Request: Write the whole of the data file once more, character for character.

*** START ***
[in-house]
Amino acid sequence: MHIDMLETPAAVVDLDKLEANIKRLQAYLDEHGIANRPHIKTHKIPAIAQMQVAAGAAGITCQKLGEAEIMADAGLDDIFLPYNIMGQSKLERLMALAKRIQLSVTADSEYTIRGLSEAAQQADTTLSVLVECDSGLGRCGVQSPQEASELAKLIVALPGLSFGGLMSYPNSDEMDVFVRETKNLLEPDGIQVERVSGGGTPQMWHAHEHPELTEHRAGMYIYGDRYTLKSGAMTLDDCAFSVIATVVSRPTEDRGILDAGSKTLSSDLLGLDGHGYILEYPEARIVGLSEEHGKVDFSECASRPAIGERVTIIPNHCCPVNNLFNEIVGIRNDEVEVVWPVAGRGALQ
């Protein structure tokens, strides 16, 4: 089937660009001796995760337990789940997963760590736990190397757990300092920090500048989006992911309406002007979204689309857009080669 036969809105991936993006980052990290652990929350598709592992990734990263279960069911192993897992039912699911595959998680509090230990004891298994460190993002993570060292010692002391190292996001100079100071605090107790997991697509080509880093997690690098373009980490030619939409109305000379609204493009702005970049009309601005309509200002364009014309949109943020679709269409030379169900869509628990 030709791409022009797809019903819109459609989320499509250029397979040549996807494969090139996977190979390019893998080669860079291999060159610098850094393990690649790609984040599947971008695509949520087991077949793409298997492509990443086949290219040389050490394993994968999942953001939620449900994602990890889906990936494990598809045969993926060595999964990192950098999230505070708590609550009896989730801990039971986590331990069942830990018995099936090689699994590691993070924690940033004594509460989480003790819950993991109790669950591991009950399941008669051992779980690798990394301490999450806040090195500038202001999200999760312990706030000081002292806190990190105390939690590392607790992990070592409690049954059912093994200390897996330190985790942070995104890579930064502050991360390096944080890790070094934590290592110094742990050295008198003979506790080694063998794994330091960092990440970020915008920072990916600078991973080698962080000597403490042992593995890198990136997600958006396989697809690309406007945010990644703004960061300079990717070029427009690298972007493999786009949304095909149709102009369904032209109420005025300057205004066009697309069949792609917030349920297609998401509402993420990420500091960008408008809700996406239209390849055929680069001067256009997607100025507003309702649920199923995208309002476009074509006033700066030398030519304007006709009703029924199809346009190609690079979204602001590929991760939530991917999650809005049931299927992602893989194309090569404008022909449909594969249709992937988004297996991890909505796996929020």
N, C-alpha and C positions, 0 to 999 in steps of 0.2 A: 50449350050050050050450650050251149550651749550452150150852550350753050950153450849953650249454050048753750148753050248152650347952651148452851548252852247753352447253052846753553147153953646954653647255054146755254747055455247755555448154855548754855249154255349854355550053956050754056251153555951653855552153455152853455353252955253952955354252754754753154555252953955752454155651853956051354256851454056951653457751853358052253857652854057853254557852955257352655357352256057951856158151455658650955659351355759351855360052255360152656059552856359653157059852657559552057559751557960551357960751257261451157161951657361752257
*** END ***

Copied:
[in-house]
Amino acid sequence: MHIDMLETPAAVVDLDKLEANIKRLQAYLDEHGIANRPHIKTHKIPAIAQMQVAAGAAGITCQKLGEAEIMADAGLDDIFLPYNIMGQSKLERLMALAKRIQLSVTADSEYTIRGLSEAAQQADTTLSVLVECDSGLGRCGVQSPQEASELAKLIVALPGLSFGGLMSYPNSDEMDVFVRETKNLLEPDGIQVERVSGGGTPQMWHAHEHPELTEHRAGMYIYGDRYTLKSGAMTLDDCAFSVIATVVSRPTEDRGILDAGSKTLSSDLLGLDGHGYILEYPEARIVGLSEEHGKVDFSECASRPAIGERVTIIPNHCCPVNNLFNEIVGIRNDEVEVVWPVAGRGALQ
């Protein structure tokens, strides 16, 4: 089937660009001796995760337990789940997963760590736990190397757990300092920090500048989006992911309406002007979204689309857009080669 036969809105991936993006980052990290652990929350598709592992990734990263279960069911192993897992039912699911595959998680509090230990004891298994460190993002993570060292010692002391190292996001100079100071605090107790997991697509080509880093997690690098373009980490030619939409109305000379609204493009702005970049009309601005309509200002364009014309949109943020679709269409030379169900869509628990 030709791409022009797809019903819109459609989320499509250029397979040549996807494969090139996977190979390019893998080669860079291999060159610098850094393990690649790609984040599947971008695509949520087991077949793409298997492509990443086949290219040389050490394993994968999942953001939620449900994602990890889906990936494990598809045969993926060595999964990192950098999230505070708590609550009896989730801990039971986590331990069942830990018995099936090689699994590691993070924690940033004594509460989480003790819950993991109790669950591991009950399941008669051992779980690798990394301490999450806040090195500038202001999200999760312990706030000081002292806190990190105390939690590392607790992990070592409690049954059912093994200390897996330190985790942070995104890579930064502050991360390096944080890790070094934590290592110094742990050295008198003979506790080694063998794994330091960092990440970020915008920072990916600078991973080698962080000597403490042992593995890198990136997600958006396989697809690309406007945010990644703004960061300079990717070029427009690298972007493999786009949304095909149709102009369904032209109420005025300057205004066009697309069949792609917030349920297609998401509402993420990420500091960008408008809700996406239209390849055929680069001067256009997607100025507003309702649920199923995208309002476009074509006033700066030398030519304007006709009703029924199809346009190609690079979204602001590929991760939530991917999650809005049931299927992602893989194309090569404008022909449909594969249709992937988004297996991890909505796996929020």
N, C-alpha and C positions, 0 to 999 in steps of 0.2 A: 50449350050050050050450650050251149550651749550452150150852550350753050950153450849953650249454050048753750148753050248152650347952651148452851548252852247753352447253052846753553147153953646954653647255054146755254747055455247755555448154855548754855249154255349854355550053956050754056251153555951653855552153455152853455353252955253952955354252754754753154555252953955752454155651853956051354256851454056951653457751853358052253857652854057853254557852955257352655357352256057951856158151455658650955659351355759351855360052255360152656059552856359653157059852657559552057559751557960551357960751257261451157161951657361752257